“Understanding is the reward of faith.
Therefore, seek not to understand that you may believe, but believe that you may understand.”
– St. Augustine of Hippo
The scientific data and number of studies concerning climate change are overwhelming. There are climate change deniers and advocates. There are thousands of theories about what’s going wrong (or not) and how to respond to that. How does our Catholic faith fit into all this science and politics?
I’m not going to propose a straight answer to what you should think about climate change or what environmental solution will work best. But I am going to propose what our Catholic faith tells us to prioritize in thinking, understanding, and acting in the environmental sphere. I will explain how placing our moral and interpersonal responsibilities first is not only the correct order under natural law and our faith, but also enables us to most effectively address and solve environmental issues.
At the beginning I want to explain briefly how our society tends to address this issue: we start with the science. Now scientific studies are by no means as simple as scientific method: hypothesis-experiment-conclusion-truth. Philosophy of science exposes how much subjectivity fits into every step of science. What is studied, how the experiment is conducted, what variables are accounted for, what is assumed in the analysis…all these play a major role in the actual outcome of experiments. This inexact ‘objectivity’ of science leads to many of the various theories about the extent and seriousness of climate change. Furthermore, this confusion is exacerbated by lack of distinction between the raw data and the interpretations of that data, especially when data about current events is used to make predictions about the future. Now in the practice of science, making predictions is legitimate. What is not legitimate, however, is presenting the predictions as if they were of the same veracity as the observed current data. I think both sides of the climate debate tend to confuse facts and data with interpretation. We forget how the scientific method works. Theories, such as climate change, are a prediction of the facts we have. It is very possible that the theory is true, but it is not necessarily so. To assert the theories as absolute fact is a fallacy. G.K. Chesterton, in his book Everlasting Man, makes this very clear. He says, “The solar system is a deduction, and doubtless a true deduction; but the point is that it is a very vast and far-reaching deduction and therefore he [the modern scientist] forgets that it is a deduction at all and treats it as a first principle…[;] it is an even more devastating fallacy in connection with theories and other things that are not really ascertained at all”. (Chesterton, 66). We must remember that massive future climate change is a theory, and that to force a theory beyond its abilities is the most unscientific and unreasonable way to take environmental action.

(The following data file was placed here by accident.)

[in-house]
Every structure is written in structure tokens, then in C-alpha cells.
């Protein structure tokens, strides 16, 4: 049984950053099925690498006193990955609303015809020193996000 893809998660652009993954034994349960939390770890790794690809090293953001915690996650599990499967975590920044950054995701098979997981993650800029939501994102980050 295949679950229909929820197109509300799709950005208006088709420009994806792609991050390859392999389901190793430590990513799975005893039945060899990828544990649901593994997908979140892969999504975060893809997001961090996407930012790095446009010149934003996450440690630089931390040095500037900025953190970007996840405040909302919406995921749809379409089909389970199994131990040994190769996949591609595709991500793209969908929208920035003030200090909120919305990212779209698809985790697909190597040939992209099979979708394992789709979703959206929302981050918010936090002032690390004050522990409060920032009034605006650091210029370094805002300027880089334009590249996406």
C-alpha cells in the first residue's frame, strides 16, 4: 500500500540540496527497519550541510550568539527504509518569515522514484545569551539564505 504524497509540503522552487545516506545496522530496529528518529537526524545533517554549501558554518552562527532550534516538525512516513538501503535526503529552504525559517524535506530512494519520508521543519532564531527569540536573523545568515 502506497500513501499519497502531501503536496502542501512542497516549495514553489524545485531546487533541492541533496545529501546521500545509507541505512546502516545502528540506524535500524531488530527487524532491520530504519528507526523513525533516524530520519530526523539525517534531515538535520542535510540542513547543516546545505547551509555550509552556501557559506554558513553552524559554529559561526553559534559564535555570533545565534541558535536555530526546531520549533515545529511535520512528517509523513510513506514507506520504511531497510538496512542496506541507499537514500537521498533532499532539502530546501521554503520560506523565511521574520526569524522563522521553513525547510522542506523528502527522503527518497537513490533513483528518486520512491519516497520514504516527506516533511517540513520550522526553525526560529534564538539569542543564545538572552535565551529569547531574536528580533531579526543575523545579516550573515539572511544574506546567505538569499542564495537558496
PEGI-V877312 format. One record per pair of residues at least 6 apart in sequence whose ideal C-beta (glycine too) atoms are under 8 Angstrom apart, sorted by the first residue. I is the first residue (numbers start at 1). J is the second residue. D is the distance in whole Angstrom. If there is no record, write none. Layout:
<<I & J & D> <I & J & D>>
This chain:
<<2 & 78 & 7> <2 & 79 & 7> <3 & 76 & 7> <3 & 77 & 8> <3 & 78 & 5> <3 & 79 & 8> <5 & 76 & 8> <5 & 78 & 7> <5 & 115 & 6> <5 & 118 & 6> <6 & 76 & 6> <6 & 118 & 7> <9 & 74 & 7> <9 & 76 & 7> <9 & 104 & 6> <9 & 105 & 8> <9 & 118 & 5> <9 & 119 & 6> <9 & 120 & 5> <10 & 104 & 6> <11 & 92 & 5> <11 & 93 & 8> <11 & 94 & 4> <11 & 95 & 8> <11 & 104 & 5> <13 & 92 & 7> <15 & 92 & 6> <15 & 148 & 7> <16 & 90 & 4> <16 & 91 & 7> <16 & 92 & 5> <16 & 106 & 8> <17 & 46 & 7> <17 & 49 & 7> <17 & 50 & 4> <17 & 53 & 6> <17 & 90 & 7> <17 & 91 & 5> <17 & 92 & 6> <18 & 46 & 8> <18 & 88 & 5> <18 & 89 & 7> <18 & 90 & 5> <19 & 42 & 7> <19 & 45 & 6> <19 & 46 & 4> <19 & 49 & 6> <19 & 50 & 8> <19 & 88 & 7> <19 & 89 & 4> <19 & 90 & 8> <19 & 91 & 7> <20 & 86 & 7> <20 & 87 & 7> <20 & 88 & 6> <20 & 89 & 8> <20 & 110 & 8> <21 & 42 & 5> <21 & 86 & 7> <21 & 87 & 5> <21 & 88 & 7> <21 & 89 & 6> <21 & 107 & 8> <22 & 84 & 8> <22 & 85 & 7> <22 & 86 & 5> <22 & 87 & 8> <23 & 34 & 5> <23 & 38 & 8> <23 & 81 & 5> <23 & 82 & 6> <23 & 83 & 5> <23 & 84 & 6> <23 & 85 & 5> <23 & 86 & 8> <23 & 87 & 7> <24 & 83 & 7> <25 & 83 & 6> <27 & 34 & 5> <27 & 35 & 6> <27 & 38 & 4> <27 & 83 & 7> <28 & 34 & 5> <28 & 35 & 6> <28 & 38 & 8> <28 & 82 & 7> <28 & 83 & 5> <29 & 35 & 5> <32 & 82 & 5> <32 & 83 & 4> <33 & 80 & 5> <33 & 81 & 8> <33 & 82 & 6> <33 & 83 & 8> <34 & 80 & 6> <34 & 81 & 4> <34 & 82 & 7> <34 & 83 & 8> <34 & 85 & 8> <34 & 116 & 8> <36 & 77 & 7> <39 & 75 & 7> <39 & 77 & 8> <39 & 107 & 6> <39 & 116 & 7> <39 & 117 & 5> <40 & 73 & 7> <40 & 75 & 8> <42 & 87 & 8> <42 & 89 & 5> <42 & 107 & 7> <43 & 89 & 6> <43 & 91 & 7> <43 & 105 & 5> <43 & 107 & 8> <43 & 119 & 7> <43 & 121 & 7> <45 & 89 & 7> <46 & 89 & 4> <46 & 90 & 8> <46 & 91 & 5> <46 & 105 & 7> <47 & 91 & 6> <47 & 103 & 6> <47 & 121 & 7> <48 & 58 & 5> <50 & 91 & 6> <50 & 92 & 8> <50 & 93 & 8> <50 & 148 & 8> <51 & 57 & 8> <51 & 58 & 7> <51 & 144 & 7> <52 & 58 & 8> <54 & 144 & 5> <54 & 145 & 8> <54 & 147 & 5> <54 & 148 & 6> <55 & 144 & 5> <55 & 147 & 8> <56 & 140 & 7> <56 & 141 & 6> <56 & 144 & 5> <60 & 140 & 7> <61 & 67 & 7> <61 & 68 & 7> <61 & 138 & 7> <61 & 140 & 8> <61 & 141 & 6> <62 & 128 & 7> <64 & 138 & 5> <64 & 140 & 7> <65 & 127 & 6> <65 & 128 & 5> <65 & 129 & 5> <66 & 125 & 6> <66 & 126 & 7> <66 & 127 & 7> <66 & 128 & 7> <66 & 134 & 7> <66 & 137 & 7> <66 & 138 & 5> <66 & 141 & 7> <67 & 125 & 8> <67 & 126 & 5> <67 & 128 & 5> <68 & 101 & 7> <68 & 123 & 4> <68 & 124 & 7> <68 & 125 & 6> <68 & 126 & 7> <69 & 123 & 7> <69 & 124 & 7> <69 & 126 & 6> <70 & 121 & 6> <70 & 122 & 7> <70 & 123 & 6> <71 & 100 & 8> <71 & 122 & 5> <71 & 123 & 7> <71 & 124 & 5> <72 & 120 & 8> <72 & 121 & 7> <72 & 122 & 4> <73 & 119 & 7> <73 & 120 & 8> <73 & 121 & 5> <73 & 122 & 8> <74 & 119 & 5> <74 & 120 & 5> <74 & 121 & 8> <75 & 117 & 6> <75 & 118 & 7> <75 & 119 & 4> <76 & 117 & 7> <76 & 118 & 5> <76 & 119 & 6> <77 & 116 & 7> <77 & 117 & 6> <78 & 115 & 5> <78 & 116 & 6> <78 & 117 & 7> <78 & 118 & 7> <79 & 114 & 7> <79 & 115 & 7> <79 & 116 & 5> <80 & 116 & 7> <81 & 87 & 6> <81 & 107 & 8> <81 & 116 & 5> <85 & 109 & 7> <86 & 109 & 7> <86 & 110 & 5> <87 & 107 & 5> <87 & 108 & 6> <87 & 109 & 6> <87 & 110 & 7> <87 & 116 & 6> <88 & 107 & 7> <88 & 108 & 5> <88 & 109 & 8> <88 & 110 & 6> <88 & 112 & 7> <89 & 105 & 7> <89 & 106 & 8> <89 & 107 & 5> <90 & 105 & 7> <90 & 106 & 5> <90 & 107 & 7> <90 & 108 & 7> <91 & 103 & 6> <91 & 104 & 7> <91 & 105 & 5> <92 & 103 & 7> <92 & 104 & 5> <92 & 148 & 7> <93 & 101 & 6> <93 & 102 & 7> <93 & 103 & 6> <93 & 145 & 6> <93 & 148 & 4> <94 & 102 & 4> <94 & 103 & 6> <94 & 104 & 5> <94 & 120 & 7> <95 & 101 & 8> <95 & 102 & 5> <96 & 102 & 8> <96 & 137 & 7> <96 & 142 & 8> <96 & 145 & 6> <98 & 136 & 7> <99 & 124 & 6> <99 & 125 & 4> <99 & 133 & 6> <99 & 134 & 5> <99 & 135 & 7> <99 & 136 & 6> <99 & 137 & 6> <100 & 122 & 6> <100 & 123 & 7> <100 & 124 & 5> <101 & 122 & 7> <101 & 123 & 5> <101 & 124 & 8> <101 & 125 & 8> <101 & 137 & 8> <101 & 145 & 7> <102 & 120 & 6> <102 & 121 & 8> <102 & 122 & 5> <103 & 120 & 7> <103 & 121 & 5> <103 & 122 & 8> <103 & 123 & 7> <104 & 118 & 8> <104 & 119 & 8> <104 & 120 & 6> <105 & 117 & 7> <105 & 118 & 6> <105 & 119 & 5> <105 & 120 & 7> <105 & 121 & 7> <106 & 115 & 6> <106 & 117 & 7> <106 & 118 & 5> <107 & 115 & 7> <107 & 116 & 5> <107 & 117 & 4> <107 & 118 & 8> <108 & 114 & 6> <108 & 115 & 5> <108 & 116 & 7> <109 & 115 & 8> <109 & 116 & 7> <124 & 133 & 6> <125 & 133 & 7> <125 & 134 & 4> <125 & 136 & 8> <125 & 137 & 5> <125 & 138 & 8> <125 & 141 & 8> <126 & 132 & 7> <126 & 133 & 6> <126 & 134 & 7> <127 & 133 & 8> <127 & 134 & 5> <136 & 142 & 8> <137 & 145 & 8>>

When conducting the interpretation stage of scientific studies on climate change, several more factors external to the scientific method enter the discussion, the biggest factor being ethics. Think of experimental inquiry as the foundation, or starting point, with ethics as the second stage, or second layer of studying climate change. Once we see the data laid before us, what do our ethics tell us about how to respond to this data, to climatic and environmental events?
Now let’s pause a minute. I have just laid out a progression of examining climate change that begins with science and doesn’t get to ethics (or morality or anything related to faith), until the second part of the examination. But remember that St. Augustine quote from the beginning of this post? Faith comes first, then understanding. We must know our beliefs before truly being able to understand such a thing as climate change (or any other scientific topic, for that matter!).
Let us make our Catholic faith the foundation of our examination. What do we believe, and more importantly, how does our belief inform our understanding of science? In this situation, we can look at three things our faith tells us: First, God made all things and is above all things, and our first goal and duty is to draw closer to Him. Second, humans are unique among all creation, particularly in their ability to reason (made in the image of God). And third, God gave humans “dominion” over all the rest of creation.